The Heartbreak Kid Spills on Salvation & Stardom

By Jacob Sahms

Shawn “The Heartbreak Kid” Michaels hasn’t traded in his tights completely yet, but the star of wrestling’s WWF/WWE began acting in 2017 and stars in the upcoming 90 Feet From Home. As the abusive and alcoholic father of a former Major League Baseball player (Adam Hampton), Michaels serves up a role that echoes chapters of his own life, from wild-living troublemaker to redeemed family man. It’s the kind of role that has been coming Michaels’ way since his debut in Dallas Jenkins’ The Resurrection of Gavin Stone, now that his emphasize is more on training and less on time in the ring.

“WWE was in the moviemaking business while I was wrestling but I wasn’t interested,” Michaels explained. “I’m not a great multi-tasker. When you were wrestling and making movies, you’d be on the road for the tour and then on off-days, you’d be shooting film. I wanted to be at home with my family.”

Jenkins knew of Michaels’ story, how in 2002, he became a non-denominational Christian. Filming Gavin Stone in a church, where most of the film was set, was comfortable, but playing the abusive father, alongside Eric Roberts and Dean Cain, was a stretch. Still, it was a deep role that Michaels said he knew would prove whether he could handle it, or whether he needed to stick to wrestling.

“From a character standpoint in wrestling, even the unsaved version of me, showed my ups and downs in real life,” he explained. “Getting saved was so impactful in my life that I couldn’t come back [to the ring] the same guy. My life has never been the same because it was such a life-altering experience, an abrupt 180-degree change in direction. There was no way to continue down the same road.”

Michaels says that the rebellious, juvenile troublemaker he had played in the ring had also been more natural to who he was in real life, too, but he was never abusive or an alcoholic. “WWE blurred the lines for storylines and characters, but they were derived from real life. I’ve never been really angry with the guys I wrestled with.”

As a nineteen year old, Michaels looks back unflinchingly, recognizing that he didn’t really know who he was. Coming to a personal relationship with Jesus Christ allowed him to see himself how God saw him: as loved no matter what. It was insecurity that drove him to look for affirmation elsewhere, he says, not as an excuse, but reflecting backward.

“Even with my screw-ups and mess-ups, God affirmed me,” shared the wrestler. “I didn’t have that when I was younger, and I would look at myself through other people’s eyes.”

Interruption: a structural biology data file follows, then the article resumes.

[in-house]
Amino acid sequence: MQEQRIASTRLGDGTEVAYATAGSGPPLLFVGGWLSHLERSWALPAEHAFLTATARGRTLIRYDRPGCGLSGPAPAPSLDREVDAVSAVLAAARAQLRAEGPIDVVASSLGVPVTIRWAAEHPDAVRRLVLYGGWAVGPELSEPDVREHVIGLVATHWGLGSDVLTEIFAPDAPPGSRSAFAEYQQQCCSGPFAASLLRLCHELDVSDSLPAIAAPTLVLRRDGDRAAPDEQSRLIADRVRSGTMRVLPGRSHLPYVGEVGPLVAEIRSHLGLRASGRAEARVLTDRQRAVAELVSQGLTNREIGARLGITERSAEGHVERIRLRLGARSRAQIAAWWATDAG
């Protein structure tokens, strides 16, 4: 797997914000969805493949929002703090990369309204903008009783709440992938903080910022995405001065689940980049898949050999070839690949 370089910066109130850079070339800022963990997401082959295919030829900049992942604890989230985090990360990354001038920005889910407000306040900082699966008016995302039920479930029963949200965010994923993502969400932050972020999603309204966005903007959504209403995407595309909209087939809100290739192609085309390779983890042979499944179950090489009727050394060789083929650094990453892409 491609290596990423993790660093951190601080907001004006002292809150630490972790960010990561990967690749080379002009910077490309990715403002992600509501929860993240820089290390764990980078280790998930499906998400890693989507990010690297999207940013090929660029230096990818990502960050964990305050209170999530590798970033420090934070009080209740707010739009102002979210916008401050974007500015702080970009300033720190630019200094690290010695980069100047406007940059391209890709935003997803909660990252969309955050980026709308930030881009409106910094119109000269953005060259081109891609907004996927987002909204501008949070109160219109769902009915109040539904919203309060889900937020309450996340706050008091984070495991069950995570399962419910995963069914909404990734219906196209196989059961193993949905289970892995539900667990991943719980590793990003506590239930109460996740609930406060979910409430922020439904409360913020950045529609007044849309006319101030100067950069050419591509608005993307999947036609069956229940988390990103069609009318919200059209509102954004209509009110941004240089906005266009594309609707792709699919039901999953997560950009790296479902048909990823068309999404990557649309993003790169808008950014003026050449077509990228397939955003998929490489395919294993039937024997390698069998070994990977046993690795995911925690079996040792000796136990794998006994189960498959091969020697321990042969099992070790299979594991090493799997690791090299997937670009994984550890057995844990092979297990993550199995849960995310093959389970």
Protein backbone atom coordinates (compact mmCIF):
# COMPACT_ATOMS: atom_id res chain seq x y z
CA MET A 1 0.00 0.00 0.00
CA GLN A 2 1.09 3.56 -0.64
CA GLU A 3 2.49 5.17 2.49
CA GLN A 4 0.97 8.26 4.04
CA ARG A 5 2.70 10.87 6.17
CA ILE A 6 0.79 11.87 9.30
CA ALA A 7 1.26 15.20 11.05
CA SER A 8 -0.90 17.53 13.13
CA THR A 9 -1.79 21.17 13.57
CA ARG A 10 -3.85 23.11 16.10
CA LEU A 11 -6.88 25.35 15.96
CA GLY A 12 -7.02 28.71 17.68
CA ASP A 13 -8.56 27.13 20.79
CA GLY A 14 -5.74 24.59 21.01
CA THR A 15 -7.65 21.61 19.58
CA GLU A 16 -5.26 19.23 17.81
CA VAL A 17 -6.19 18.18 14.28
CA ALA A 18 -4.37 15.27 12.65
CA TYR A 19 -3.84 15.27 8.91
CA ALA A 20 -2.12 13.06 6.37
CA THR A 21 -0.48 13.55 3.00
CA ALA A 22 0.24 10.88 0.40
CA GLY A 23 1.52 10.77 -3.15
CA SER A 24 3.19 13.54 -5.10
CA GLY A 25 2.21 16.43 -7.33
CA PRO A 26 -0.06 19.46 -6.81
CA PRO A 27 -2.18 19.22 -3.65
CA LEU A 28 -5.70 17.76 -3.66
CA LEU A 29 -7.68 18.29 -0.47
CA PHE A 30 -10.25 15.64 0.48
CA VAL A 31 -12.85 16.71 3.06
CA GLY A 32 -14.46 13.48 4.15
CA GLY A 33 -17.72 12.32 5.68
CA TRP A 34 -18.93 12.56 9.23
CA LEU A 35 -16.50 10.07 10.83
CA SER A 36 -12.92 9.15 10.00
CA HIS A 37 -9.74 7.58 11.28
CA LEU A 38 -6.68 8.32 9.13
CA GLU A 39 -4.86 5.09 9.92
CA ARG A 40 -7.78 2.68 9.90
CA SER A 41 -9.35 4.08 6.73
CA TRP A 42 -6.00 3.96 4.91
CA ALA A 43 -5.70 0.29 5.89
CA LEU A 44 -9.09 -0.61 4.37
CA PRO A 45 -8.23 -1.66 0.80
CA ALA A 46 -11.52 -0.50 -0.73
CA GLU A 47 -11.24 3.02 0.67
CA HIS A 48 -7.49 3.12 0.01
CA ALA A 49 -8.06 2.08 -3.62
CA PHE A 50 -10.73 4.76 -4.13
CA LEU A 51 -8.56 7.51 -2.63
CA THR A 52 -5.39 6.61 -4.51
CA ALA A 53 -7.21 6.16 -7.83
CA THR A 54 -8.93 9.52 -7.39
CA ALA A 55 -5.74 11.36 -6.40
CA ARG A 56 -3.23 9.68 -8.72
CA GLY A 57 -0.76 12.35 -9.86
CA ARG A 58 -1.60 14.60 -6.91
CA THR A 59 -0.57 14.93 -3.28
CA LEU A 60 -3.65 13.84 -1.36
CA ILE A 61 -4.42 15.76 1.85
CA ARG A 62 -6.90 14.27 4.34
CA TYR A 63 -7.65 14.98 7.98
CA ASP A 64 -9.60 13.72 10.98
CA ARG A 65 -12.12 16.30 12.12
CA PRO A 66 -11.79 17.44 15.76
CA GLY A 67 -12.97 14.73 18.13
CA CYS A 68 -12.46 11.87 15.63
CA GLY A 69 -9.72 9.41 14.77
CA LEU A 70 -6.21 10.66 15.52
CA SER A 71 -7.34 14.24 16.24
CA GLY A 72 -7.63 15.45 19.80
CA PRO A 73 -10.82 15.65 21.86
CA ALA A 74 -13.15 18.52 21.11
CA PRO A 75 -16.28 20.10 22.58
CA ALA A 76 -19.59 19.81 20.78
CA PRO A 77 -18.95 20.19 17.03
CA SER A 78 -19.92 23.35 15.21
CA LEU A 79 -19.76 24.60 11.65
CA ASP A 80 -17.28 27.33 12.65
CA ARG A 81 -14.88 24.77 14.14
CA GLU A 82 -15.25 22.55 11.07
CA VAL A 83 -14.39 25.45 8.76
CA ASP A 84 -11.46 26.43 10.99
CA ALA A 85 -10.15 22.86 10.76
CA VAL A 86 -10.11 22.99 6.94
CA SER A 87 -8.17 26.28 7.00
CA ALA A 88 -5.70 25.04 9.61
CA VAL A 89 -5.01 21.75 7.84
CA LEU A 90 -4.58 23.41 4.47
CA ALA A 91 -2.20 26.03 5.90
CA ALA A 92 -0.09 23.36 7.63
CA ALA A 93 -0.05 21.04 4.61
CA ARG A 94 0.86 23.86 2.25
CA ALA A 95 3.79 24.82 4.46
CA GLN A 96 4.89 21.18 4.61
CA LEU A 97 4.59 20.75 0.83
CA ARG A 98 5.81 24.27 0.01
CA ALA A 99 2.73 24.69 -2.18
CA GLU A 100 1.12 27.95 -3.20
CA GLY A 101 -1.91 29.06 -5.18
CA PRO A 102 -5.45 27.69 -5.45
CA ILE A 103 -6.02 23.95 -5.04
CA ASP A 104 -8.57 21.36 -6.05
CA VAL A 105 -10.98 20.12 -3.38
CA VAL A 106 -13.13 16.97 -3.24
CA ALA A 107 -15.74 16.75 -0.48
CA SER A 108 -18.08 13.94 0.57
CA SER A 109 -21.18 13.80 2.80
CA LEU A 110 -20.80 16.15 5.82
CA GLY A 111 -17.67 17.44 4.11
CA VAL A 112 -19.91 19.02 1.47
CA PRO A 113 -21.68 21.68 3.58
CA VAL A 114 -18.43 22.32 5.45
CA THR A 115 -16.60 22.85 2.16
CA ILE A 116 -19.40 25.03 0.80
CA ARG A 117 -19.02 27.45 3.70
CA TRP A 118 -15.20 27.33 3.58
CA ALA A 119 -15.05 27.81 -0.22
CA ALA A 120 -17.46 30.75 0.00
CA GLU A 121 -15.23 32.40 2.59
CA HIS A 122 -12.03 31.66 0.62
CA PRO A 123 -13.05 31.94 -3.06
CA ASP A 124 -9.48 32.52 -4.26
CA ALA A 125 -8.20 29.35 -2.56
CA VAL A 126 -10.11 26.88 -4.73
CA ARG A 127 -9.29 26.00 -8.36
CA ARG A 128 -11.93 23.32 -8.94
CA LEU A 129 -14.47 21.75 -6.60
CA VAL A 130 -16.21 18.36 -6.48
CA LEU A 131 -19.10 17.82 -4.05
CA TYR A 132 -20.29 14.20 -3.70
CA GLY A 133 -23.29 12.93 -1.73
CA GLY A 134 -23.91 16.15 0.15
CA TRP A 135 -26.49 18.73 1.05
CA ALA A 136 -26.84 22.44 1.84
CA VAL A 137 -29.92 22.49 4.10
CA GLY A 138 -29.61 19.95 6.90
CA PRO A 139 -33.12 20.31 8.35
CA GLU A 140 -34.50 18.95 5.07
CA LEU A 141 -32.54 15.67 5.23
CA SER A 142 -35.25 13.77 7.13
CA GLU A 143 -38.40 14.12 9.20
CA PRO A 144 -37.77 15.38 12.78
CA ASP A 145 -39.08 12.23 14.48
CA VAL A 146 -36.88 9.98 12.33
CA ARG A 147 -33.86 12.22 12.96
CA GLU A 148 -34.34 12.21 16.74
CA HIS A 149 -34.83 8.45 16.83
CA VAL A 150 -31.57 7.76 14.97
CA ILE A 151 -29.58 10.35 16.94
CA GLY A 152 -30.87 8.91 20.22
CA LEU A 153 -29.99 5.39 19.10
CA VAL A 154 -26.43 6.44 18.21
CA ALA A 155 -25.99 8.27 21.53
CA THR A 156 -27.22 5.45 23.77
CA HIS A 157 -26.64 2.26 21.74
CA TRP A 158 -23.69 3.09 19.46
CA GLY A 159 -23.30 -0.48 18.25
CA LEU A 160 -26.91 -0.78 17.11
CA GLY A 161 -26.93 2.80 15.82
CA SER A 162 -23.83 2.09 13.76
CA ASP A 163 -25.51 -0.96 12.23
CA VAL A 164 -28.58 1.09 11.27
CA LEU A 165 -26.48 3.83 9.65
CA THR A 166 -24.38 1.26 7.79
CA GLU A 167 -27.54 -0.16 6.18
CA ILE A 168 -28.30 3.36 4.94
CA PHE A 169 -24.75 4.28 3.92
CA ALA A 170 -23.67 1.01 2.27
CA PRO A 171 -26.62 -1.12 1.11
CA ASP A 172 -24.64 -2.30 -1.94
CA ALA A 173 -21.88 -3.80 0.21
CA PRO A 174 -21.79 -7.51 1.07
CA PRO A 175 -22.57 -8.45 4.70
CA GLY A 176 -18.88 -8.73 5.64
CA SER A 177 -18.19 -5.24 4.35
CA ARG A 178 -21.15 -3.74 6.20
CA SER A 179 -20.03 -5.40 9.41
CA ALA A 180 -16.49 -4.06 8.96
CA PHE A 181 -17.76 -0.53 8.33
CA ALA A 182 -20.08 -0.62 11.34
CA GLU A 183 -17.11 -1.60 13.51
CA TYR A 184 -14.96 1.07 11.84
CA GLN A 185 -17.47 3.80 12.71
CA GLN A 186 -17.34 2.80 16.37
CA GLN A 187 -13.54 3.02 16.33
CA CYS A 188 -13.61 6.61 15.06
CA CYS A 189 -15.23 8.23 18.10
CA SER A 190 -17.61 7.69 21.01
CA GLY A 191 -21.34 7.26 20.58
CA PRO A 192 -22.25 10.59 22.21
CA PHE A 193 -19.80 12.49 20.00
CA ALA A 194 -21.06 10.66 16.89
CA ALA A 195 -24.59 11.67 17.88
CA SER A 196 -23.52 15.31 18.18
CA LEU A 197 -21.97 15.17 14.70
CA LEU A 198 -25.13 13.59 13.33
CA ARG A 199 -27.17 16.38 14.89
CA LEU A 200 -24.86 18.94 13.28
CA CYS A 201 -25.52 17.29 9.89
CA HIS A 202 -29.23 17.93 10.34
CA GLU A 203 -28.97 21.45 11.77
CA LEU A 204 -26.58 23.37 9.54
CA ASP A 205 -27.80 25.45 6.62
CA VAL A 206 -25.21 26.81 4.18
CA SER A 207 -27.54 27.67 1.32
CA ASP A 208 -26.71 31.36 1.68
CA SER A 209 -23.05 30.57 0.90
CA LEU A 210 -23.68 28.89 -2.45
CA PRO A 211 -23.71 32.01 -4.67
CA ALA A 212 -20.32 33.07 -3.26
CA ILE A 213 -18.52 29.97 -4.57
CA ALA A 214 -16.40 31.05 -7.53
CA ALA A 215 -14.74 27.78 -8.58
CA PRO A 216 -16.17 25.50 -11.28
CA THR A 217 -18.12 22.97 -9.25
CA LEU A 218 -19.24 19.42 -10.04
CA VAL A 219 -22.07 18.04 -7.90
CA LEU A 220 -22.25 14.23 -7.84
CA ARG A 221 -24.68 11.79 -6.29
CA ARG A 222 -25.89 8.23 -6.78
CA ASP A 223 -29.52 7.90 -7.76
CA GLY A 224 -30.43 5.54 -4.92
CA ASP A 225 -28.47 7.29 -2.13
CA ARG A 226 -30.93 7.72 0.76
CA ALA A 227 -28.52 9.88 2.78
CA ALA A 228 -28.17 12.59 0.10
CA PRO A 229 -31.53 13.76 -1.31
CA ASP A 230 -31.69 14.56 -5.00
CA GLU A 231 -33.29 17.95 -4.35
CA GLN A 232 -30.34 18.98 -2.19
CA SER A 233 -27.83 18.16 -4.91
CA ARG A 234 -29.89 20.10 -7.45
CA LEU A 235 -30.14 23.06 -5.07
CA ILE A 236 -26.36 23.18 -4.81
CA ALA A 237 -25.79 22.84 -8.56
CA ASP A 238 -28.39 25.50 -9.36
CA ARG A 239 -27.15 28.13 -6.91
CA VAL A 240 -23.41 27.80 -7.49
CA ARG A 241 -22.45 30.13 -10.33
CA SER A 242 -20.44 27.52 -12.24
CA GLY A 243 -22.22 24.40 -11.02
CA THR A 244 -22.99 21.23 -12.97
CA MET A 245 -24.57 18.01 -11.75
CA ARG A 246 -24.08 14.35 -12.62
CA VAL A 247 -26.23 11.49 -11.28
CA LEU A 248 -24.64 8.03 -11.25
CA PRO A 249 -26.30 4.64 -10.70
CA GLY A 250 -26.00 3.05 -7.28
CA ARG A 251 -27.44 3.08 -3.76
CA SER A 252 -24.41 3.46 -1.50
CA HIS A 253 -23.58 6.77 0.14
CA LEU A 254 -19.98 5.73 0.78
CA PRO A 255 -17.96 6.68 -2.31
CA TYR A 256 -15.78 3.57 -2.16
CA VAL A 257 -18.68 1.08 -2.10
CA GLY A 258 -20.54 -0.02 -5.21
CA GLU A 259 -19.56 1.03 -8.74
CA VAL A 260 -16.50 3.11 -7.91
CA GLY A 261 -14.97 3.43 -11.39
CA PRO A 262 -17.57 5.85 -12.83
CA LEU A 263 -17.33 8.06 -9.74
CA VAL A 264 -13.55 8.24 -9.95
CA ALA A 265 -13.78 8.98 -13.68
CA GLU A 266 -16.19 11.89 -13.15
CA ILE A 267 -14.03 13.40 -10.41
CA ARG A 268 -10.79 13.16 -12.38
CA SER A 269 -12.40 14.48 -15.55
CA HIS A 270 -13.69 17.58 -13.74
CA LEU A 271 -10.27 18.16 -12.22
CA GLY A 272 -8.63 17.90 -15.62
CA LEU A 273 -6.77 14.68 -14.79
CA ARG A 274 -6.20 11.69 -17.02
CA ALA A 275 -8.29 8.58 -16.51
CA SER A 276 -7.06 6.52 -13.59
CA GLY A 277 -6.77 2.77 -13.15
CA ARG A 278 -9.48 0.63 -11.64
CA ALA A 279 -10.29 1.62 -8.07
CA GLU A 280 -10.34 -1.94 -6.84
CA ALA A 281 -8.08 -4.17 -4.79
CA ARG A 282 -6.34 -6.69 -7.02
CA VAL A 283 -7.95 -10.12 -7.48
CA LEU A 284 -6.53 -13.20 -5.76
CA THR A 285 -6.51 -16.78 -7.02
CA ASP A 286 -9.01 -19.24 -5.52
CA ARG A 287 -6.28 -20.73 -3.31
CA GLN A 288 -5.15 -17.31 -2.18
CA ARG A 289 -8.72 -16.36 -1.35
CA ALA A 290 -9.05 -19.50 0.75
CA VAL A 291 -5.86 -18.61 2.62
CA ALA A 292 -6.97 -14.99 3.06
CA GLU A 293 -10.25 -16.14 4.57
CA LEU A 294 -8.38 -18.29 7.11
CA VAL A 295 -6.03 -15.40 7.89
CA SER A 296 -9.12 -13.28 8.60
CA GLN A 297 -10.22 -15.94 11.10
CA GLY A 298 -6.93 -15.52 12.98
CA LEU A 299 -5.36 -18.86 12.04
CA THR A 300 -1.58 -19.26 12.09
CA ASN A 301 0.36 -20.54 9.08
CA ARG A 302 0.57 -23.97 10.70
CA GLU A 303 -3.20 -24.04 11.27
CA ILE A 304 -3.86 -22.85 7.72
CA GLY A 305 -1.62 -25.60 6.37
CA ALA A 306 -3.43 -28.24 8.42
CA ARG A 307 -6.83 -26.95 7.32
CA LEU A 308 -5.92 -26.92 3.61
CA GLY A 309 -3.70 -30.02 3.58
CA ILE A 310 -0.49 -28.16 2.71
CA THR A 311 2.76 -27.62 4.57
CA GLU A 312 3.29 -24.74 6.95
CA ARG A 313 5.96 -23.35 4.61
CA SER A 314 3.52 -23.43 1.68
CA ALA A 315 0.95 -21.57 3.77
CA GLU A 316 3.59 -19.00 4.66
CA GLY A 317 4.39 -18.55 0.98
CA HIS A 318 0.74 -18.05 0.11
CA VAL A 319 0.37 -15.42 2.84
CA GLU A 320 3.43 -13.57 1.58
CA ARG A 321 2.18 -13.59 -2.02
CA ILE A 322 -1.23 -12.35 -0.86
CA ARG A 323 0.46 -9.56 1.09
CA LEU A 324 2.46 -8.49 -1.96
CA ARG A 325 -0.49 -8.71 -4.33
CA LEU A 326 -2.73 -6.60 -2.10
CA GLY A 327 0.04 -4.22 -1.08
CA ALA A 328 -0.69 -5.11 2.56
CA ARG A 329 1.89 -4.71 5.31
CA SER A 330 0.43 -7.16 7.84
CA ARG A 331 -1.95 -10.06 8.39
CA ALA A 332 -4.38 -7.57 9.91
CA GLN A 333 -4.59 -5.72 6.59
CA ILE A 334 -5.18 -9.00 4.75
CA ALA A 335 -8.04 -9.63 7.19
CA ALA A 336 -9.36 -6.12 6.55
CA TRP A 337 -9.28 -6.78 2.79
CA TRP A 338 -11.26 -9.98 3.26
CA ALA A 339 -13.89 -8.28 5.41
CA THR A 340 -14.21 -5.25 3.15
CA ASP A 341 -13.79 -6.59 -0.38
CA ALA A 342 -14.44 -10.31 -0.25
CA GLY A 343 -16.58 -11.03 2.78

While he knows that he lived recklessly, Michaels found the abusive part of his role intimidating. He gets emotional explaining his understanding of salvation and what Jesus Christ has done in his life, something he will never get over, and the character’s violence is a sharp contrast to the way Michaels lives his life.

“I can get angry in traffic,” he shared, chuckling wryly. “But I choose joy. Life throws us curveballs but I try not to focus on that angry place. So it was uncomfortable to be on set and try to get myself into that place. I was apprehensive to let myself go there.”

“You can just realize that it’s the Jesus dude who makes the difference. We all can get angry, be cruel, because deep down there’s sin. The work is letting Jesus do the work through you. Acting reveals things about yourself you’d rather stay away from, so to go there is weird.”

The man known as Mr. Wrestlemania to some, and a major heel to many WWE fans, has a humility now that shines through his words. He takes joy in that humility, even seeking out opportunities to serve others, sharing his faith as a way of showing where he’s come from. “I just sit back and take in all the work God has done in me. I’m aware of where I was,” he said. “Those who have been forgiven much, love much. There’s no temptation to go back there.”

Michaels’ tenor rises in passion, from his wrestling to the acting to the current film, but nothing gets his full enthusiasm the way talking about his faith does. “I’ve never taken for granted my second chance,” he explains. “I’m good with receiving two chances, so I don’t need a third or a fourth!”

“I guess I’m the same rebellious guy as I was back then. I know you’re not supposed to intimidate people by talking about your faith too much, but when people give me the opportunity… I went from stone-cold sinner to believer!”

Stay tuned for Michaels in 90 Feet From Home, debuting on June 20 at Dances With Films at the TCL Chinese Theatres.